Keep Conserving in the Hot Months to Come
Contra Costa Water District customers have cut their water use by 17 percent!
Thank you, your efforts to save today will help ensure we have enough water to meet future needs.
This exceptional savings occurred over the months of April, May and June after the District’s Drought Program began. Water use is compared to the District’s historic average from 2005-2007.
CCWD’s Drought Program for 2014 is asking for a 15 percent reduction, so once again our customers have enthusiastically responded to the call to find new ways to conserve. CCWD has a list of prohibited wasteful water practices, you can see them here.
Of course, August and September are generally hot and dry, and that means CCWD customers must continue to save water.
This is the last year of our high-efficiency toilet rebate program. If you haven’t replaced that old toilet yet, do it now and get a rebate.
Conservation Tips and Services
Lawn & Landscape Watering Schedule
- Lawns: Water lawns two to three days per week in July and August. Run stations with spray heads for 4-6 minutes per cycle and two start times per watering day. F or example, if you have station with pop-up spray heads watering a lawn, set the timer to water for five minutes at 4 a.m. and at 6 a.m. on Monday, Wednesday and Friday. This will result in the station watering a total of 30 minutes per week.
- Shrubs: Water shrubs two days per week. Run spray heads for 4-6 minutes per start time and two start times per watering day. So for example, if you have station with pop-up spray heads watering a shrub bed; set the timer to water for five minutes at 4 a.m. and 6 a.m. on Tuesday and Thursday. This will result in the station watering a total of 20 minutes per week.
Keep up the Maintenance on Your Sprinklers
o Sprinkler Maintenance: Inspect each sprinkler station for broken, bent or misaligned sprinklers and repair as necessary. If replacing sprinkler heads or nozzles, always use the same brand and specific device model. This will ensure the watering is even across the lawn.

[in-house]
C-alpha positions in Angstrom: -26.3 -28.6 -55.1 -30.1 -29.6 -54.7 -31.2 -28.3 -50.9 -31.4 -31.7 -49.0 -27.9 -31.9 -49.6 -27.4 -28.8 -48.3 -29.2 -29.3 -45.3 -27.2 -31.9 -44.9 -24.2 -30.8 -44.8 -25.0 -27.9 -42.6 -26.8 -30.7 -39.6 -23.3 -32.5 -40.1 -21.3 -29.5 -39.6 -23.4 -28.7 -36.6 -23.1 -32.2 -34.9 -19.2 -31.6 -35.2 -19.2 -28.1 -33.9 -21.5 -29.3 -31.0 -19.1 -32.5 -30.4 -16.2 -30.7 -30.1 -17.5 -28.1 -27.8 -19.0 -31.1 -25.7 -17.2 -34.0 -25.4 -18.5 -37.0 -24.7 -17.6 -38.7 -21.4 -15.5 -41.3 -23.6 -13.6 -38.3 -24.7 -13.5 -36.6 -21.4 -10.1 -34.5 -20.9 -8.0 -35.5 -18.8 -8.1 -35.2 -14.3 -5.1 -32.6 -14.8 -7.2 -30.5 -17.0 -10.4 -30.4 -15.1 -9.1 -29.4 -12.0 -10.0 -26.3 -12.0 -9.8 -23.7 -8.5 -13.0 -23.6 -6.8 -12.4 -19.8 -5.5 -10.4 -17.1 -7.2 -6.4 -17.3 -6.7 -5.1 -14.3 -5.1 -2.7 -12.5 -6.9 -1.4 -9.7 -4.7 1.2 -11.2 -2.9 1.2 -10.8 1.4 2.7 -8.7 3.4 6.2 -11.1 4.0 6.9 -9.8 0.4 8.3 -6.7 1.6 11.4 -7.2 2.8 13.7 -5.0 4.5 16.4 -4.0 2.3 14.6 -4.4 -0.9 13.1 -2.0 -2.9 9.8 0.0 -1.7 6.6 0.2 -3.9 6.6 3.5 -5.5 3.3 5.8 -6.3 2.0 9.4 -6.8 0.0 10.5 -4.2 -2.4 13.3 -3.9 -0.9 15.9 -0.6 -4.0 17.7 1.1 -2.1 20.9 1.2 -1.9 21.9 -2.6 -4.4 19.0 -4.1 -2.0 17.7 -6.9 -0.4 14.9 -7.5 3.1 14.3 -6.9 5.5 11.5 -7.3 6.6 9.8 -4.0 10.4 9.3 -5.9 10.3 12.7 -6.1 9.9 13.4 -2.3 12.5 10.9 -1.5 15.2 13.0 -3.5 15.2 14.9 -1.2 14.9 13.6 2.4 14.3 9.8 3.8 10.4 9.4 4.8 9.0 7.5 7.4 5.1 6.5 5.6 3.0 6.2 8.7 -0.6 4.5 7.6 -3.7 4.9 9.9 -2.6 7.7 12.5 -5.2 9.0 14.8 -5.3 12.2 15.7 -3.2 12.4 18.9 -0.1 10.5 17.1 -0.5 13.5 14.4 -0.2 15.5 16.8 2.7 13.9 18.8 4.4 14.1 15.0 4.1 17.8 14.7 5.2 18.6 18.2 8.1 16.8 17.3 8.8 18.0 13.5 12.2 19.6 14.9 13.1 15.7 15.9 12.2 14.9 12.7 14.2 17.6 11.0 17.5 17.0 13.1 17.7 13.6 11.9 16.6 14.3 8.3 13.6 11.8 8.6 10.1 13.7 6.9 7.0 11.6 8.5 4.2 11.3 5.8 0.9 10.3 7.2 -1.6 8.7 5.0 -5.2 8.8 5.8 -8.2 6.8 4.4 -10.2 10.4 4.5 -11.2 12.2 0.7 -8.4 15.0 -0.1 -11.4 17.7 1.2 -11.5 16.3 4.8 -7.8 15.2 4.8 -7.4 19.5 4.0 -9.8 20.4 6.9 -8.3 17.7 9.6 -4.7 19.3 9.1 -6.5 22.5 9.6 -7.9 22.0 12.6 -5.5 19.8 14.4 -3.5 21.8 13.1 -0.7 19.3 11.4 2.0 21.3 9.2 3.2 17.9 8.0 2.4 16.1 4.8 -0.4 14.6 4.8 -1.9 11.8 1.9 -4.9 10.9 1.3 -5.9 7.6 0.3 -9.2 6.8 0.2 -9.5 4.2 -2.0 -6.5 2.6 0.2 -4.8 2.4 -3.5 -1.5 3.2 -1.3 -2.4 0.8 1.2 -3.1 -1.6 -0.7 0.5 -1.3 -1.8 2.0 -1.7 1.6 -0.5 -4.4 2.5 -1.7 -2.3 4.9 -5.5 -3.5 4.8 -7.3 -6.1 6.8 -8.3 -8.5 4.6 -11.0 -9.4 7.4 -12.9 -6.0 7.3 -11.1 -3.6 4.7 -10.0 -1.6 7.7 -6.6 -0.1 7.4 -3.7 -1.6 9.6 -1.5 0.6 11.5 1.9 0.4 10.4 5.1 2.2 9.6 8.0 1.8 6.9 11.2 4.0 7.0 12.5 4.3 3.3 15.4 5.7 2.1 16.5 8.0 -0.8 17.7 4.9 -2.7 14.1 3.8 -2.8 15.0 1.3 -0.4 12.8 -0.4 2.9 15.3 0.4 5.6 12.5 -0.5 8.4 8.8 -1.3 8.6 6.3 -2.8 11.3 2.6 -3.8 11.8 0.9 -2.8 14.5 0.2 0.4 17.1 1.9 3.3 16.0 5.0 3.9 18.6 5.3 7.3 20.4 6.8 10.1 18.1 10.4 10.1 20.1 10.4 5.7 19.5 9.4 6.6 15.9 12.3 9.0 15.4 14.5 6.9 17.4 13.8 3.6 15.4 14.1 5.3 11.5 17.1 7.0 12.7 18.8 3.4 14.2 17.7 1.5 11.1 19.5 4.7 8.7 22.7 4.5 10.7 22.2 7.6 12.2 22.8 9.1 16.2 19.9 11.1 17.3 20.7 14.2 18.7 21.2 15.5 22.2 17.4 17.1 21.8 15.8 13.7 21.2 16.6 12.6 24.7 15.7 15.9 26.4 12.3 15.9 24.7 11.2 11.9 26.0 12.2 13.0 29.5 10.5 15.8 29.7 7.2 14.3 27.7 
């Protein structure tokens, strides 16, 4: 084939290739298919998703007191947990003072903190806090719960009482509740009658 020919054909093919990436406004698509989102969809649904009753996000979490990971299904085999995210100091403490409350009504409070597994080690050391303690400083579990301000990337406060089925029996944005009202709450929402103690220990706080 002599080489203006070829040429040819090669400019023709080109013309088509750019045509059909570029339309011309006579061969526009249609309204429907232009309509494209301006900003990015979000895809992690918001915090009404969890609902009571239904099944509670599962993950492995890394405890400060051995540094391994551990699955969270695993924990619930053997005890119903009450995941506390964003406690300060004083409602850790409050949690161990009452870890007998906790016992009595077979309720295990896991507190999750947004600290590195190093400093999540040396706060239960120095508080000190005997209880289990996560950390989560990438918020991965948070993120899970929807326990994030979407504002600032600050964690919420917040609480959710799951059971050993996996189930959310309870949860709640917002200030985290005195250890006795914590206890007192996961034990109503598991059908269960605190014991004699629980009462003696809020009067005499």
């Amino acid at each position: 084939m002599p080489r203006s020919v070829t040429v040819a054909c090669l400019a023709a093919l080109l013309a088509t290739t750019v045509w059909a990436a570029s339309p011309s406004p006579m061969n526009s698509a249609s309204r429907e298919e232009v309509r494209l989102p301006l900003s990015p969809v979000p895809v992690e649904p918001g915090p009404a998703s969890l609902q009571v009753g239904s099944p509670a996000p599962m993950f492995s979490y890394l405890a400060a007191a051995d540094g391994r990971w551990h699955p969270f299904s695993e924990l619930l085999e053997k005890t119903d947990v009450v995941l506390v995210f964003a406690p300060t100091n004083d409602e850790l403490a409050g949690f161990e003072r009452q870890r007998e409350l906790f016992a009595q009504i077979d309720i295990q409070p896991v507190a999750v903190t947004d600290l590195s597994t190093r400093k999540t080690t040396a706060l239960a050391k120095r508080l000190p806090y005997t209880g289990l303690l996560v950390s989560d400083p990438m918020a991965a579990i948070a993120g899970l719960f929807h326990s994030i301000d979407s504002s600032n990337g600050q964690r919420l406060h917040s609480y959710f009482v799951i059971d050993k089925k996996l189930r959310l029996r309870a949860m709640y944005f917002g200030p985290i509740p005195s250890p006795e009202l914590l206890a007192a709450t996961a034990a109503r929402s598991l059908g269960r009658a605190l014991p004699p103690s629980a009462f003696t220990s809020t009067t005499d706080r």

o Drip Line Maintenance: Inspect drip lines for small breaks, missing emitters or other problems. Breaks in drip lines can waste a significant amount of water because we generally run our drip lines for long periods of time. If you need to replace broken drip emitters, it is best to pull out the broken emitter and replace it with a goof plug. Then install a new drip emitter a few inches away. And remember to purchase the same type of emitter as you have on the rest of the line. Repairing holes and other breaks in drip lines is fairly easy. We found a good video that explains how to repair a broken drip line.
Let us Know When You See Water Being Wasted
o If you observe obvious water waste, please let us know so we can contact the property owner. Since April 1, we’ve received more than 200 complaints about water waste. In all but a few of them, one contact was all that was needed to get the problem solved. In those exceptions, all it took was a follow up call, and the problem was solved.
o Please have the following information when you contact us:
- Address or specific location of the water waste:
- Description of water waste:
- Date and time when you observed the water waste and note if this is a re-occurring event.
Call: 925-688-8044 or send us an e-mail .
If you believe the water waste is an immediate emergency, and it is after normal work hours, call the Districts’ after hours control room at 925-688-8374
Water Saving Programs & Classes
Planning To Remove Your Lawn? Our New Web Resource Can Help
- We have a new and very complete web resource that will help you every step along the way, and ensure you get your rebate of up to $1,000.
In addition, we’ve introduced a new Landscape Design Assistance Program to help our Lawn to Garden Rebate Program participants develop ideas to transform their water-thirsty front lawns into beautiful water-wise gardens. The Design Program provides for a two-hour consultation with a professional landscape designer for the front lawn area removed. Participants pay the designer a $150 fee at the time of service, and are reimbursed by CCWD when their lawn to garden conversion project is successfully completed.
Lose the Lawn, Get a Garden Workshop
- CCWD and the Gardens at Heather Farm are offering a free workshop on Saturday August 23, from 9 a.m. to noon to help homeowners learn the basics of how to convert their water-thirsty front lawns into water-wise landscapes. The workshop will include an introduction on how to design and choose plants, drip irrigation basics, successful lawn conversion stories and information on the CCWD Lawn to Garden Rebate Program. For more information visit the Workshop Web Page.
The Ruth Bancroft Garden
Several free workshops are offered by the Ruth Bancroft Garden for members only. To become a member is inexpensive and the benefits are great. Upcoming member only workshops include: Introduction to Irrigation, Succulent Troubleshooting, and Soil Basics. In October, there will be a two-day Lawn to Native Garden workshop. For information and cost on this workshop visit the Ruth Bancroft Garden Website.